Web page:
The University Record, July 22, 1998


Five receive Mott research awards

Five faculty members have been awarded grants totaling nearly $100,000 under the C.S. Mott Children's Hospital Research Fund. Grants of up to $20,000 each were awarded to John D. E. Barks, assistant professor of pediatrics and communicable diseases, for "Modeling Aspects of Poverty in Infancy"; Barbara Felt, assistant professor of pediatrics and communicable diseases, for "Iron Deficiency Anemia During Early Development"; Joseph Lelli Jr., clinical assistant professor of surgery, for "The Effects of Second-Hand Smoke on Peri-Operative Complications and Post Operative Recovery Time in Children"; Daniel Tietelbaum, assisant professor of surgery, for "mdr2 Expression in the Mouse Liver: Relevance to the Development of TPN-Cholestasis"; and Daniel Wechsler, assistant professor of pediatrics and communicable diseases, for "The Role of MXII in Human Glioblastoma."


Moskwiak receives staff recognition award

Sharon Moskwiak, senior executive secretary in the Dean's Office, School of Social Work, has received the Social Work Spring/Summer Term Staff Recognition Award. Moskwiak, who has been with the University since 1979, was recognized for her outstanding professionalism.


Six receive Business School Staff Recognition Awards

Judy Fearnside, Elise Kelly, Kenneth Martin, Linda Schaeffer, Terry Silver and Sandy Stapish were recognized at the Business School Staff Recognition awards ceremony, June 10 for their contributions to the School. Each received a framed plaque and $500.

Fearnside, research associate, was nominated for "persistence, patience and attention to detail." One colleague stated that "our customers/clients think that Judy walks on water." She "takes it upon herself to see that others are recognized for their accomplishments".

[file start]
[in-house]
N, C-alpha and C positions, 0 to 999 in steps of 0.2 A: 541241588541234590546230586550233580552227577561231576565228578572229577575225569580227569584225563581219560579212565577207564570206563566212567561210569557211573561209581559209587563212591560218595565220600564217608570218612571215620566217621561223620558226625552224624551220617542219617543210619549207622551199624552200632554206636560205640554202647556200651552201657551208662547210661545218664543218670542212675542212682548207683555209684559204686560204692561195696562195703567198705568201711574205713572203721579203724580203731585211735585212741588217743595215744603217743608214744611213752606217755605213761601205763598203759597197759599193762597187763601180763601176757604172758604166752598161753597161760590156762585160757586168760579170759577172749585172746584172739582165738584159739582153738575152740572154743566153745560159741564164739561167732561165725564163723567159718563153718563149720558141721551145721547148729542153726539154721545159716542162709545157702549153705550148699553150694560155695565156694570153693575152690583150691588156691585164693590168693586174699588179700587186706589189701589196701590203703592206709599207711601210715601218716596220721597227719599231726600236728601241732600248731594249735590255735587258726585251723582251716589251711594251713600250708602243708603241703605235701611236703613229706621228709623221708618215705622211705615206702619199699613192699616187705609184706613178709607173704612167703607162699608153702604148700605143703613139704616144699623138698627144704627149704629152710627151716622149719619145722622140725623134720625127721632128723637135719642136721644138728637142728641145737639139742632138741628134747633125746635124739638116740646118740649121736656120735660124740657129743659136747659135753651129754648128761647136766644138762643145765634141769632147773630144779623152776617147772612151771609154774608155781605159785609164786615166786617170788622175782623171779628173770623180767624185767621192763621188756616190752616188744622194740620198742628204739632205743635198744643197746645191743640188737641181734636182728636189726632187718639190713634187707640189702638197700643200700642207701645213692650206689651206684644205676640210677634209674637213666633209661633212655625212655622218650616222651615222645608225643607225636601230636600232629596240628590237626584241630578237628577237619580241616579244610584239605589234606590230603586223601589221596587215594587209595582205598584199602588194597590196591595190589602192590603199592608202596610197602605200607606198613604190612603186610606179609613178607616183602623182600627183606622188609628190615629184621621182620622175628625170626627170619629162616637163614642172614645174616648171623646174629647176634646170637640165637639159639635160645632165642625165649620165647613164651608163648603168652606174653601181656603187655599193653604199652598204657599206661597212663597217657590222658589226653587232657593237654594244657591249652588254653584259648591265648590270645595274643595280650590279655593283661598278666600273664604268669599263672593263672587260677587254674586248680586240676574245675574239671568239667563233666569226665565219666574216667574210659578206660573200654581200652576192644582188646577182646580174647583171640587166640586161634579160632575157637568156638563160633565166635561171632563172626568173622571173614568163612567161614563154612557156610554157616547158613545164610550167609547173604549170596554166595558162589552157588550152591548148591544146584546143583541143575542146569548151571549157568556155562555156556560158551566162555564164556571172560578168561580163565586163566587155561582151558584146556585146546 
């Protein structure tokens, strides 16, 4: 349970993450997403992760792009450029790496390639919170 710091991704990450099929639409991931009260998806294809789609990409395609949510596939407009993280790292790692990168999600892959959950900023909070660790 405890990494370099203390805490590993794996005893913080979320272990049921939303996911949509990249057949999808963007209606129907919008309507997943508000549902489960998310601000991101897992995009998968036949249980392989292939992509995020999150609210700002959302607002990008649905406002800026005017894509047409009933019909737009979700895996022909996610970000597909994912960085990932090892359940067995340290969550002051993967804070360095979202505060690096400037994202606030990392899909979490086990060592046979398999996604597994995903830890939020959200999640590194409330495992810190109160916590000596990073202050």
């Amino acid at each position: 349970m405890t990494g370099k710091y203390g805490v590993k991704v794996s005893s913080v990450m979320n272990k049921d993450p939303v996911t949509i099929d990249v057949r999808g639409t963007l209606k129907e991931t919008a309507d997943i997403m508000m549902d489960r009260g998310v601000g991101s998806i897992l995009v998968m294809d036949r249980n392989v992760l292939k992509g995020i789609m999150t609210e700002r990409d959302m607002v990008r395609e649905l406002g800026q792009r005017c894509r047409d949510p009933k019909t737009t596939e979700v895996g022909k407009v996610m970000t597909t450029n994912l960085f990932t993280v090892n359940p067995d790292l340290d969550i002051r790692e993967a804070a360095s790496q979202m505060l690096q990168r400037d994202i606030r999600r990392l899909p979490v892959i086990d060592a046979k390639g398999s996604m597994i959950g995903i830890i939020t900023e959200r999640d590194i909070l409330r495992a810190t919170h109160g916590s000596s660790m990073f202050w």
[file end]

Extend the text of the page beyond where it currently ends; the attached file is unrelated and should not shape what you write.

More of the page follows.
Kelly, sector manager for Recruiting Services, was nominated as "an ardent supporter of students" and for "going the extra mile." She was described as having "a drive that constantly makes the University more appealing to the firms that recruit here."

Martin, kitchen cleaner, was nominated for his teamwork and "team spirit." Martin "embraced the changes (of the kitchen moving to Oxford Housing) with open arms." He is the first Staff Recognition Award-winner from the Executive Residence area.

Schaeffer, executive secretary and office manager, performs her job "with efficiency, care and excellence." Schaffer's interpersonal skills and demeanor are said to "foster a very positive environment" for her group. A student employee stated that "I hope my future bosses are like her. [She] is teaching me the skills I need to succeed in the business world that I can't learn in school."

Silver, computer systems specialist, was commended for combining "a high technical skill with common humanness." His nominees went on to say, "Simply put, we get to choose our doctors--Terry is our doctor of choice."

Stapish, executive secretary, is "an extremely proficient administrator" and does "what would normally take three or four very competent staff members with tremendous enthusiasm and personal care."


Traugott elected president of AAPOR

Michael Traugott, professor of communication studies and senior research scientist, Center for Political Studies, has been elected president of the American Association for Public Opinion Research (AAPOR). AAPOR, founded in 1947, is a professional association of individuals who are engaged or interested in the methods and applications of public opinion and social research.